ss=MsoNormal>I speak to you in the name of the Father, Son and Holy Spirit – Amen/ /
1. Think things out before speaking, especially if you are poor at finding the right words.
Speak with respect
Avoid the word 'like'.
Do not swear
Don't speak loudly
2. Always respect all elders, and listen to them and learn.
3. Using the terms 'Thank you', 'Please', and 'You're welcome' indicates good manners.
4. Hold open a door for anyone, male or female, following you closely.
5. Speak highly of your parents and show respect for them, even if you don't always feel that way.
6. Greet others appropriately even if you know someone well.
7. Pay attention to how you carry yourself.
And the list goes on… These are, of course, instructions on good manners
You don’t have to be Emily Post to benefit from good manners
Good manners have been defined as ‘the social lubricant for any situation’
Over the years, and even still, I have been involved in a number of sports and most of them have involved footwear
Now, my definition of good shoes are the ones that you don’t notice at all
And I believe good manners are the same
Conversely - Bad manners, like bad shoes stand out… and make the situation a little less comfortable
In Ancient Palestine – manners or social skills were part of the fabric of life
And Status in the ancient world was involved in everything,
As we see in our Gospel story, *where* one sat, said a great deal about who you were at any social function
Hosts would go to great pains and slaves would be well instructed as to who sat where
But status was not only represented in seating plans
But in the clothes you wear – the work that you do
And how food was distributed
Status was represented in all aspects of life
In many parts of the world this is still deeply set
Hindus of India have the cast system and one’s status remains with them for life
The western world is very attractive to some disenfranchised Hindus because they can be released of this overbearing system
Where one can chase the American dream and make life whatever you want it to be
We are so fortunate that we are free from this ancient and oppressive system of status
Well… we may not be aware of how great our investment in status is
One look at our consumer-culture and it is clear we have our own ways of acknowledging status
Consider the influence of the marketing world and the role that logos play
I imagine that not one of you arrived in a ‘No-name car’ this morning
Mercedes-Benz - “The Best or nothing else” L’Oreal Cosmetics – “because you’re worth it”
Then there our houses, and ‘keeping up with the Jones’ can be an undercurrent to any home improvement project
Of course, the most obvious and most common status symbol would be our clothes
And I can tell you from a parent with kids and ‘back to school clothes’ – brand names matter
Just last week – when Jackson returned from shopping with Kelly, he said to me /“Madison would be so proud of me I now have some name brand clothes”/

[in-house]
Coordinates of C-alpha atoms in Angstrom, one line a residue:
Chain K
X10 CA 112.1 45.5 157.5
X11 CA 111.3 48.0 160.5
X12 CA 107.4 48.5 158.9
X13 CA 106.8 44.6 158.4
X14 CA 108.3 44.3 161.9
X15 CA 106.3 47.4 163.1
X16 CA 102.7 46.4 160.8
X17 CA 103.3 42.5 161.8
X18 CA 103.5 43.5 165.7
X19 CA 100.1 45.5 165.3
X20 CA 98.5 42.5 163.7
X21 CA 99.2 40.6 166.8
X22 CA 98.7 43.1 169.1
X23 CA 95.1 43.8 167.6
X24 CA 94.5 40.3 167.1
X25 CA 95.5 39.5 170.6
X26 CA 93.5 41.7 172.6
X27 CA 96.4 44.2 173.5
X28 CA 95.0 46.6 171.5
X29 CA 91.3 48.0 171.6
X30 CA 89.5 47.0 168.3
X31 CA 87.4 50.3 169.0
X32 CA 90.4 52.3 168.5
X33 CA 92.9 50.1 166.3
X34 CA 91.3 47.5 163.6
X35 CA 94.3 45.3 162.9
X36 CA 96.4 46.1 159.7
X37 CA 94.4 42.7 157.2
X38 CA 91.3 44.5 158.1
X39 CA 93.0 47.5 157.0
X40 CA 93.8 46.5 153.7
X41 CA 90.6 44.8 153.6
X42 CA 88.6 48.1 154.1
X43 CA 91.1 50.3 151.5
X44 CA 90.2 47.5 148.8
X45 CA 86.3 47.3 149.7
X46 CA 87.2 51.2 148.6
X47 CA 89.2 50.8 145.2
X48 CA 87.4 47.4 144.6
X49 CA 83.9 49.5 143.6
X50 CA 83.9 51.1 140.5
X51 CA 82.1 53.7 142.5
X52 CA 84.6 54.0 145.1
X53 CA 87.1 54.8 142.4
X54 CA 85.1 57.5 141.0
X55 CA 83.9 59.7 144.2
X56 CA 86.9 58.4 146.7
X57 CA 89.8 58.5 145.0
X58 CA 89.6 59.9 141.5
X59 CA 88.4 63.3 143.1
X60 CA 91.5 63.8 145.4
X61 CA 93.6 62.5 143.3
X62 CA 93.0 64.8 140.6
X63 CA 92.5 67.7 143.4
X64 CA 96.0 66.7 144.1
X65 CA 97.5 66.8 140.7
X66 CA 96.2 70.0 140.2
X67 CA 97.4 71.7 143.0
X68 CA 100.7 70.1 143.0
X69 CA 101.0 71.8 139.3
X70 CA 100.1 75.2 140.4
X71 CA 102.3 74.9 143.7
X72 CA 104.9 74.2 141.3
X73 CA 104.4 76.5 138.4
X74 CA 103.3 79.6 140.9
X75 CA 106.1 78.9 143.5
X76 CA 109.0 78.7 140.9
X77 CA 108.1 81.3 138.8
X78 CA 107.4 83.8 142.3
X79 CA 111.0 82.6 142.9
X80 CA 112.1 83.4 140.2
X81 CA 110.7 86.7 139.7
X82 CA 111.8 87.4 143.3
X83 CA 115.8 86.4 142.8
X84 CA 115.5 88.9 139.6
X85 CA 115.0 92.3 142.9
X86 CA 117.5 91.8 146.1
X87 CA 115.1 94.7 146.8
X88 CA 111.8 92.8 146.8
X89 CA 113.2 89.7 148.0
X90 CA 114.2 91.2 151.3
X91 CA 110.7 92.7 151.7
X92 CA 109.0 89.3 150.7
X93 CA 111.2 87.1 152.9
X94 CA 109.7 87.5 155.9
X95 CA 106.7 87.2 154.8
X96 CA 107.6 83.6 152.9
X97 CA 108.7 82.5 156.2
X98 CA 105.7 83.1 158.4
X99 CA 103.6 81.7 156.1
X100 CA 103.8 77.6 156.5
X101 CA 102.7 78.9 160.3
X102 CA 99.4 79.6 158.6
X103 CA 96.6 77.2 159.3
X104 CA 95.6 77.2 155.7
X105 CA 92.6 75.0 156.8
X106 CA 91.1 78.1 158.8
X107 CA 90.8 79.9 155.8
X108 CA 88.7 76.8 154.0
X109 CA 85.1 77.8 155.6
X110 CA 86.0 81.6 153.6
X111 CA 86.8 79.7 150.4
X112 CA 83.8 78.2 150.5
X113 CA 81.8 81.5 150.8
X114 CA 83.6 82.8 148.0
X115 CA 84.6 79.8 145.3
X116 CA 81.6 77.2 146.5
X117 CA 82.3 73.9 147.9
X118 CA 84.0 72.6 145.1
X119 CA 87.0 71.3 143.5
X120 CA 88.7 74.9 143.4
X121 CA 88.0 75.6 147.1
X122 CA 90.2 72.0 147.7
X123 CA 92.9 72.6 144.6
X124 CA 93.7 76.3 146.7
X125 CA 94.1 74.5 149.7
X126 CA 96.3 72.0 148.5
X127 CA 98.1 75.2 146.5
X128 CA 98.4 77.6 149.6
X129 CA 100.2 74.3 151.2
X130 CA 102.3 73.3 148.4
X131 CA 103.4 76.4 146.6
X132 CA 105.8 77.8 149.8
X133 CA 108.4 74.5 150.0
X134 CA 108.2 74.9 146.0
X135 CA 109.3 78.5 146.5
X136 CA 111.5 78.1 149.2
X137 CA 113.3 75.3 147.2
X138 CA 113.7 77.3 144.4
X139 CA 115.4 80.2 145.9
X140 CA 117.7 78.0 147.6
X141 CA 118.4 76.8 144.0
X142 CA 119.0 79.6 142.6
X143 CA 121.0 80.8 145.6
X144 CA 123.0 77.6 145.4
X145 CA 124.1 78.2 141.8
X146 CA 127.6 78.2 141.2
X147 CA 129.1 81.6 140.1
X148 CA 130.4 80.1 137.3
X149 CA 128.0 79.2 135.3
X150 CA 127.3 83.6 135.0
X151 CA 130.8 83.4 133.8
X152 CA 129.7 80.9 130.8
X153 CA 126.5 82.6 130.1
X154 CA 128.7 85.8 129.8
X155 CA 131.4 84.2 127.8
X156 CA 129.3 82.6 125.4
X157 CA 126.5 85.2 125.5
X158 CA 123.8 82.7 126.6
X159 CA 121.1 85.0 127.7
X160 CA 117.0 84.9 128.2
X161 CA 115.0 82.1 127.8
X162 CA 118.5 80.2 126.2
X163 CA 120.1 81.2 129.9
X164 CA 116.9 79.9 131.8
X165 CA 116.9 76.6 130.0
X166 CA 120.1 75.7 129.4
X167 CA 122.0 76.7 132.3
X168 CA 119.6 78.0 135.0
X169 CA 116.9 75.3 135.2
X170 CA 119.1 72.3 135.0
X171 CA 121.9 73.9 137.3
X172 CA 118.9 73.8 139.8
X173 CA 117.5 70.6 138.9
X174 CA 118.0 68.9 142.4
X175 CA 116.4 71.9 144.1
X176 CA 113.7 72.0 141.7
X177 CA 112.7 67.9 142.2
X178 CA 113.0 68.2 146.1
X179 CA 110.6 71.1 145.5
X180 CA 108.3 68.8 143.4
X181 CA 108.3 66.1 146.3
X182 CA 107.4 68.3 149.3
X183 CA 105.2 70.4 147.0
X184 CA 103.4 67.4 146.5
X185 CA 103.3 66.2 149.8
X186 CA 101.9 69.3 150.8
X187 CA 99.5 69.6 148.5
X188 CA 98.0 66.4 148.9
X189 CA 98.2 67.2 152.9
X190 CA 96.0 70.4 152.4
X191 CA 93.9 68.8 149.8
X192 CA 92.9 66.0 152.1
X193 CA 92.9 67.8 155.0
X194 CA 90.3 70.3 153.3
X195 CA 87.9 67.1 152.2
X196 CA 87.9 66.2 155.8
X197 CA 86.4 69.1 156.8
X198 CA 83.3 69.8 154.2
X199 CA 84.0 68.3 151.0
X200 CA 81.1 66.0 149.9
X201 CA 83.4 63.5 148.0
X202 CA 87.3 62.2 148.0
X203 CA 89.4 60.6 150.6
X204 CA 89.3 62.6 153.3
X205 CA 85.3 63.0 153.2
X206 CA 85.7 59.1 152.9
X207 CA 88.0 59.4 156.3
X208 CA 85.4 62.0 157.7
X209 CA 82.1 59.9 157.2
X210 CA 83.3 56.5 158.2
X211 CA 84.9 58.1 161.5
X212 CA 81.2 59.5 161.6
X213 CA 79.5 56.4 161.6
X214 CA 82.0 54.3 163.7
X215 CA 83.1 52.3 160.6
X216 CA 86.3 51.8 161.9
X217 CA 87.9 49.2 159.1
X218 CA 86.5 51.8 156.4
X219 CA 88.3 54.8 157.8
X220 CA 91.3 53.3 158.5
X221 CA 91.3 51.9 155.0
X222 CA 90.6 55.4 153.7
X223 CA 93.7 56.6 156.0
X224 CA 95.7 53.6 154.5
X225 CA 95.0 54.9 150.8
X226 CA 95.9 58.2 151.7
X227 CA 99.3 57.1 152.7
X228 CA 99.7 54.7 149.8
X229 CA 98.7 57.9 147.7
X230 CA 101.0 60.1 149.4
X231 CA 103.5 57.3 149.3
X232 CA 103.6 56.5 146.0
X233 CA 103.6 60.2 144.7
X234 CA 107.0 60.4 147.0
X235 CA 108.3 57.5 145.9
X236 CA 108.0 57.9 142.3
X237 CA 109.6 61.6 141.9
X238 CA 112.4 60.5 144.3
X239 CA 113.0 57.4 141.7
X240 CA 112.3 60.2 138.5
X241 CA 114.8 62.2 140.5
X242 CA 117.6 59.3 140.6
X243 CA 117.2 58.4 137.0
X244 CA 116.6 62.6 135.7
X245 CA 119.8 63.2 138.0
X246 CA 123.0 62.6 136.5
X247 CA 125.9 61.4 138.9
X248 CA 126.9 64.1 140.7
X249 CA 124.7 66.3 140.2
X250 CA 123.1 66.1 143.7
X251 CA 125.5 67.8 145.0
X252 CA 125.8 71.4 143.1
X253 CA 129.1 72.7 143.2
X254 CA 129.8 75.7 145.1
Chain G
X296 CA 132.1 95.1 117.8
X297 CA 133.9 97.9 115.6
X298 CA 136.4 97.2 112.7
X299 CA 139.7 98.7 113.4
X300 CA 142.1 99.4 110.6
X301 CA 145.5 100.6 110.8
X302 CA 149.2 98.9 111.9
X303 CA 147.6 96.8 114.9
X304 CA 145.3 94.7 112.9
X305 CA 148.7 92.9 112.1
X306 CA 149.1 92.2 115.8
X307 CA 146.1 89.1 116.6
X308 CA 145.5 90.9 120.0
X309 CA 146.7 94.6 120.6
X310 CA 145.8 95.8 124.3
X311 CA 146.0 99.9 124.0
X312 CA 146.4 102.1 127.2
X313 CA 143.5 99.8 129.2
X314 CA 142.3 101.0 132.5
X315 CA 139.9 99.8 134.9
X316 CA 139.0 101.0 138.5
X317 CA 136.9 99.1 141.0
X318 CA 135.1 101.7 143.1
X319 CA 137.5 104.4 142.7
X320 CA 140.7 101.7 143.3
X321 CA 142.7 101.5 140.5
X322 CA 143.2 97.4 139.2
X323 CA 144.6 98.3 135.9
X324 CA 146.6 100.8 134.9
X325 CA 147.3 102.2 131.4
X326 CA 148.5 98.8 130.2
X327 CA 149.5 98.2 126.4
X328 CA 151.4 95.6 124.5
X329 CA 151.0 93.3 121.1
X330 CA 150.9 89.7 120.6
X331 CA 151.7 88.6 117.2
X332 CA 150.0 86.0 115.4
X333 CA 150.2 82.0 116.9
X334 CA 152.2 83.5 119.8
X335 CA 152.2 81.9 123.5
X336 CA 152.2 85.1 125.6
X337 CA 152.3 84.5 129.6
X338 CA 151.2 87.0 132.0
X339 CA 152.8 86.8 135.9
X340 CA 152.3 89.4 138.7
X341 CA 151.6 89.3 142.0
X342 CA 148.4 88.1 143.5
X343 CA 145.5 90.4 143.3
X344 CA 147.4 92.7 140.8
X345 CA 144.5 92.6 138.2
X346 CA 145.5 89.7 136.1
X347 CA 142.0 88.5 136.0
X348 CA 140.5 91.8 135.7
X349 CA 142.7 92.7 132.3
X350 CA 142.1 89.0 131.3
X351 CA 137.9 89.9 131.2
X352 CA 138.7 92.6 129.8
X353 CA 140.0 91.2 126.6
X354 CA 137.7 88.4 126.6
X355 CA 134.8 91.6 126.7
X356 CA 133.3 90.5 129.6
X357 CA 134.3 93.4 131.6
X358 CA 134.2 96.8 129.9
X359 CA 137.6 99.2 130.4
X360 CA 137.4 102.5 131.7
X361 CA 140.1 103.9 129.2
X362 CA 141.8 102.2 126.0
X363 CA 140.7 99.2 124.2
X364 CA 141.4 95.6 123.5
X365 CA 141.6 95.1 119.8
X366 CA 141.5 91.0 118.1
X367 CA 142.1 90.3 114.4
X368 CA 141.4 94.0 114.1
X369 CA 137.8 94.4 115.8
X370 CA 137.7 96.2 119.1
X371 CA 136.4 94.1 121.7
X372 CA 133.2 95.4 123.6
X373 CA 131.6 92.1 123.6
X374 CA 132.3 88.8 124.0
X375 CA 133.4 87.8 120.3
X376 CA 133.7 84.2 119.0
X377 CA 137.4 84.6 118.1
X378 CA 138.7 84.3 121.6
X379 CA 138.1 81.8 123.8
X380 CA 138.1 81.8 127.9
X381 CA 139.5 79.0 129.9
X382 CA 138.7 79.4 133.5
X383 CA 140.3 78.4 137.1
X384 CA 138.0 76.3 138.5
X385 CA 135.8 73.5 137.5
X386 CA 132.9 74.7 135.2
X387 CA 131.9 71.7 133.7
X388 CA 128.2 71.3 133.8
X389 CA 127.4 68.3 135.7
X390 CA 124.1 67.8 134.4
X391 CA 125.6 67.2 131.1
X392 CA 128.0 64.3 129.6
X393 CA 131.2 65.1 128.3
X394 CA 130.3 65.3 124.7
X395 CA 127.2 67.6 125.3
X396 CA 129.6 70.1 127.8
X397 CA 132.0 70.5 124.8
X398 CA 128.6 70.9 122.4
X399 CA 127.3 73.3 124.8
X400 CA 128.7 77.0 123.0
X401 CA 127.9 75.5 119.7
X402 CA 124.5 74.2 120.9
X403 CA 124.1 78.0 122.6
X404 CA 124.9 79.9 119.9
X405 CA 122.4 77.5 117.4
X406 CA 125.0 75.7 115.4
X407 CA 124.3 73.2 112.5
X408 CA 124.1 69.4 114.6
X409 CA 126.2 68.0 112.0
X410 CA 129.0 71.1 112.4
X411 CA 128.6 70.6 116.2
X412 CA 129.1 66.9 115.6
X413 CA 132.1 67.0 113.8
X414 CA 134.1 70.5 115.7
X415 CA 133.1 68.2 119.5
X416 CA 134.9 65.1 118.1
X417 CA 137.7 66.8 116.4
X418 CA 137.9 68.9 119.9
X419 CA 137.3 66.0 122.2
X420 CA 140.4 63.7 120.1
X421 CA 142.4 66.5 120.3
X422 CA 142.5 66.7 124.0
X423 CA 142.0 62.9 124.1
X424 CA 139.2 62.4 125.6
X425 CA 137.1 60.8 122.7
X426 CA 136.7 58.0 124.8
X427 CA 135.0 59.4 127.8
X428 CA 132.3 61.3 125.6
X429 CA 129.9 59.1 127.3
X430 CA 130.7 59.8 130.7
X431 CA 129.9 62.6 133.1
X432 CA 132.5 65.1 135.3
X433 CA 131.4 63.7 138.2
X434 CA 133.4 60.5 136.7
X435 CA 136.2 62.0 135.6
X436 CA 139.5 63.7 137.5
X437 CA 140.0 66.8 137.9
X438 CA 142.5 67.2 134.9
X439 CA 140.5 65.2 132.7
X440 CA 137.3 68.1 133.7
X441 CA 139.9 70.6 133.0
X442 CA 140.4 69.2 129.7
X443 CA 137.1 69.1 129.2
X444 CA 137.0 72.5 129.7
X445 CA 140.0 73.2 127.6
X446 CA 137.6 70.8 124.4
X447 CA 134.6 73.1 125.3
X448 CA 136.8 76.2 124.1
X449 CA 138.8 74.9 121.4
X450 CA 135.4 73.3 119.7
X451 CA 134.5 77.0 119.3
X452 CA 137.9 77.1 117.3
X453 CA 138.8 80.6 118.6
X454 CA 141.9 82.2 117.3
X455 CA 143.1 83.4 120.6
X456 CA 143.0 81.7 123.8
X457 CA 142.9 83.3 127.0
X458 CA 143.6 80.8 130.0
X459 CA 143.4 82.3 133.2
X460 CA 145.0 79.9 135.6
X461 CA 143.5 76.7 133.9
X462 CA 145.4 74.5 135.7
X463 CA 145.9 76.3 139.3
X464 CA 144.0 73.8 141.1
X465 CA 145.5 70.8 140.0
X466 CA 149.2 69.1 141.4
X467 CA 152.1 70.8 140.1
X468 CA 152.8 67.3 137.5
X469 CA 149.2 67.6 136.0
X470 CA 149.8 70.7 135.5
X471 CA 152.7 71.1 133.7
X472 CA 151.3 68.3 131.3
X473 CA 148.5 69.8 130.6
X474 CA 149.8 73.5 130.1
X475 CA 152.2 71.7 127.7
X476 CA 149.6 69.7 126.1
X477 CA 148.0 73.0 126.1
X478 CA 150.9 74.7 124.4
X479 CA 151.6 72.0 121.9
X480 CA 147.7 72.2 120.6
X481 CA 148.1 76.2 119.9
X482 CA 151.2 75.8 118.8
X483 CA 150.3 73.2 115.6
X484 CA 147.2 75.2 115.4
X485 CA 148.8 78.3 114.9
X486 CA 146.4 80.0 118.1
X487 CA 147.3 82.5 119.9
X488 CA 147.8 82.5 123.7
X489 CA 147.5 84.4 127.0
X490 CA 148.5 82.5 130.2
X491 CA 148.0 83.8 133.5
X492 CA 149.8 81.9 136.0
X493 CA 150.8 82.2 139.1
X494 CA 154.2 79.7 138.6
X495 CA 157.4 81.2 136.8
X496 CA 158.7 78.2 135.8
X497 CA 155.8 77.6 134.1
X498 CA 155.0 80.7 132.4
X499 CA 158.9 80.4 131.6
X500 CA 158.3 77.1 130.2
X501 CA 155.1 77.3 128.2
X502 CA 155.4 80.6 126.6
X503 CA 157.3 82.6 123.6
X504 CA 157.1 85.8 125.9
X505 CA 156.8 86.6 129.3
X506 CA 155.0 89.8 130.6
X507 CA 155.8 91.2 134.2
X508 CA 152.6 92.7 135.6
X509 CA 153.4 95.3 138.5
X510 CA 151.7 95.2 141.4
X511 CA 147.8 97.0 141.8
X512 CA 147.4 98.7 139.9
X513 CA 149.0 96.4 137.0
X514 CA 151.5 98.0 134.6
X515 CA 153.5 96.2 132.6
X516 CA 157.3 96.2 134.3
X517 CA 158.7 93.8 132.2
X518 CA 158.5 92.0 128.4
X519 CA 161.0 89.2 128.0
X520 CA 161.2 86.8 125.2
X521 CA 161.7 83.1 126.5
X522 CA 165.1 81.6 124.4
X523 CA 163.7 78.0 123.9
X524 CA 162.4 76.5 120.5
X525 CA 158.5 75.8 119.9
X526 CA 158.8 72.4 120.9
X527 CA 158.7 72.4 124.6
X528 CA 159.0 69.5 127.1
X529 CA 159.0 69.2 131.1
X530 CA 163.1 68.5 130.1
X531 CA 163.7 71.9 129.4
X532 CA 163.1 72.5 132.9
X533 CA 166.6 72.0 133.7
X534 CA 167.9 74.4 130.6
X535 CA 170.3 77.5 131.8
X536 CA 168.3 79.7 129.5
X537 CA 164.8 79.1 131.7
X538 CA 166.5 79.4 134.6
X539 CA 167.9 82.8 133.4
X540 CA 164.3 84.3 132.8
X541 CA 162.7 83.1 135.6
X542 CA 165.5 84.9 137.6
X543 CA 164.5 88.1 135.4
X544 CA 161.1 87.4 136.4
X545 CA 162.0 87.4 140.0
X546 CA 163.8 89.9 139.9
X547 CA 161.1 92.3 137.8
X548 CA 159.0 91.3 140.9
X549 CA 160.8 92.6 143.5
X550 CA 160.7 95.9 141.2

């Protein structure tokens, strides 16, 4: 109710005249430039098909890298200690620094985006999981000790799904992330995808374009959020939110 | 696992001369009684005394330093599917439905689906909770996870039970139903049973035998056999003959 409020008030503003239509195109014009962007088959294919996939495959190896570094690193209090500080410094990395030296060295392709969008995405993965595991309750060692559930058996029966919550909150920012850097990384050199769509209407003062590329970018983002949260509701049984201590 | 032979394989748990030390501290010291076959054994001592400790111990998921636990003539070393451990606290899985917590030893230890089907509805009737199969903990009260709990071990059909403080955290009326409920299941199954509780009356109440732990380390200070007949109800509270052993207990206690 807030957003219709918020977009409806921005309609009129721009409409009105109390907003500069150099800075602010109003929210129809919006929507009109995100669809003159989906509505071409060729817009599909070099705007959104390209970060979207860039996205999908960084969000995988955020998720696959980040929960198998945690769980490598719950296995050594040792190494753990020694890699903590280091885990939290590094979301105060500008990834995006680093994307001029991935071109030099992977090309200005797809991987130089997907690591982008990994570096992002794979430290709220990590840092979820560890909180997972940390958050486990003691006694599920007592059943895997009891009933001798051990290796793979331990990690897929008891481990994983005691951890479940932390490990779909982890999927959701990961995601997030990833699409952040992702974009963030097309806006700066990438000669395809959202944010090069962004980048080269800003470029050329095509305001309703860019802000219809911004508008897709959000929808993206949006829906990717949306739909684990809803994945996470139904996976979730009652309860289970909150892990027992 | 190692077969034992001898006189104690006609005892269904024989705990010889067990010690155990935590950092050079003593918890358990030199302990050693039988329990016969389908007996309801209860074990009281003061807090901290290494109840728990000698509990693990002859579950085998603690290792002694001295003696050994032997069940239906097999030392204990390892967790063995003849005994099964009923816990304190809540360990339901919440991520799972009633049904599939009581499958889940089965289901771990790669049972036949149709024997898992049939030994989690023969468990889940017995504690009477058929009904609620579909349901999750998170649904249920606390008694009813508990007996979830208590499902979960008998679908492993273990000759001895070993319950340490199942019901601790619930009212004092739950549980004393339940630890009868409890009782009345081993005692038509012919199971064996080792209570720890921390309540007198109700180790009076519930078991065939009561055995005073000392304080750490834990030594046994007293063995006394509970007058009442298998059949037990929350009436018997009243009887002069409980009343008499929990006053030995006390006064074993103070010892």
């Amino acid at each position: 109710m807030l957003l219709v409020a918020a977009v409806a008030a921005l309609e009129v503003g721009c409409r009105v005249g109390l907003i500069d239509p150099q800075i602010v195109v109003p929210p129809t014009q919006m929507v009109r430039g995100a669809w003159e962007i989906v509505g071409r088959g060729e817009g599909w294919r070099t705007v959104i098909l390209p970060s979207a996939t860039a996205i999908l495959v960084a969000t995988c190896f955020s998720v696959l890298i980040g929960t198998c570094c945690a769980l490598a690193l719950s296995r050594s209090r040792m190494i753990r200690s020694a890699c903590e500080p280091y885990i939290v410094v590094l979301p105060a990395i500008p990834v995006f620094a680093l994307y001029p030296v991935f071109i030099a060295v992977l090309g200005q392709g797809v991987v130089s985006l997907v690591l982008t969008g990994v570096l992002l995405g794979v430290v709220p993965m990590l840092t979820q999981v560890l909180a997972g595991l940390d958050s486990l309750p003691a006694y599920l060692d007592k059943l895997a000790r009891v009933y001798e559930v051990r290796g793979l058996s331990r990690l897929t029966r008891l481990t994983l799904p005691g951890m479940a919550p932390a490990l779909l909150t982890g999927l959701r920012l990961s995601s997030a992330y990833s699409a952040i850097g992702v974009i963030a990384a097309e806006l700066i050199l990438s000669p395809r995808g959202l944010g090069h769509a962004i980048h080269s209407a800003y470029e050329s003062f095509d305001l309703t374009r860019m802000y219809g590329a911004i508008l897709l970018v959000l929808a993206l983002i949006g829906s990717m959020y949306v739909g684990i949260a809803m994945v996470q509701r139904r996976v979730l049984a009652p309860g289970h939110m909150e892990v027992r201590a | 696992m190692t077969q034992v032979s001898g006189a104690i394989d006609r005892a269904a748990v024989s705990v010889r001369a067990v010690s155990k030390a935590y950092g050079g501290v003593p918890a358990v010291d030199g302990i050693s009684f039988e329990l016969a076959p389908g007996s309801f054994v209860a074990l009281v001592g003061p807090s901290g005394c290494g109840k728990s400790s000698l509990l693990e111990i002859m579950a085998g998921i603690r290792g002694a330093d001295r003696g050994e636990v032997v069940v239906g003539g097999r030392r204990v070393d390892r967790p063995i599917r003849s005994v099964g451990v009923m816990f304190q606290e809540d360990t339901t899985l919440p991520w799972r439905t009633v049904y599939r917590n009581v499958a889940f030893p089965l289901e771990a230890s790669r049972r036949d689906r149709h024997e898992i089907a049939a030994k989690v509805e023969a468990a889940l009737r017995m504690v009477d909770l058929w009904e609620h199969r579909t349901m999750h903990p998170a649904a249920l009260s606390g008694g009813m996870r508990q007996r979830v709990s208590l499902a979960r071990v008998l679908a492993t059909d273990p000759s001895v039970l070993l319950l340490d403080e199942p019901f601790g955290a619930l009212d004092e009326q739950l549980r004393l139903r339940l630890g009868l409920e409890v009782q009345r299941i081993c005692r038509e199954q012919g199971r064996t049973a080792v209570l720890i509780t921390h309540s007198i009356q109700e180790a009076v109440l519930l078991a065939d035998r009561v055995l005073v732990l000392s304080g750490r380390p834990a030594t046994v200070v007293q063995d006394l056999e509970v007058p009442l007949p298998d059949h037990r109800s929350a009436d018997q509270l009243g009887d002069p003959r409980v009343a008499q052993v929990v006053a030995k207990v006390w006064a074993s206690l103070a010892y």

…Jackson’s status went up, if only in the eyes of his sister
On one level when we look at the Gospel reading today it might appear that that Jesus is giving some pragmatic advice on good manners – good manners with an understanding of the cultural role that status plays
/7When he noticed how the guests chose the places of honor, he told them a parable.
8“When you are invited by someone to a wedding banquet, do not sit down at the place of honor, in case someone more distinguished than you has been invited by your host; 9and the host who invited both of you may come and say to you, ‘Give this person your place,’ and then in disgrace you would start to take the lowest place.
10But when you are invited, go and sit down at the lowest place, so that when your host comes, he may say to you, ‘Friend, move up higher’; then you will be honored in the presence of all who sit at the table with you.(Luke 14:7-10)/
This parable doesn’t sounds like a parable at all – but it sounds a lot more like good common sense for humility in social settings
And Jesus practically quotes Proverbs 25:7, /"it is better to be told, 'Come up here,' than to be put lower in the presence of a noble."/
It sounds like shrewd advice rather than a spiritual practice that we might expect from our Lord
Something cultural and very ‘this-worldly’
Last month Kelly and I were invited and provided with tickets to attend the Bell Homestead’s Gala dinner
the invitation was given because Farringdon (the closest church to the Homestead) was the church of the Bell family when in Brantford
and the next day we were also hosting an ecumenical service – open to all and a horse drawn wagon would be delivering people to the church
I was aware that Vic and Lynne Garn were attending – and wanting to be with someone that we knew, I emailed them to ask if we could sit with them
Lynne, with connections to the organizers of the event, responded back that that was not possible because we, Kelly and I, were to be seated with the dignitaries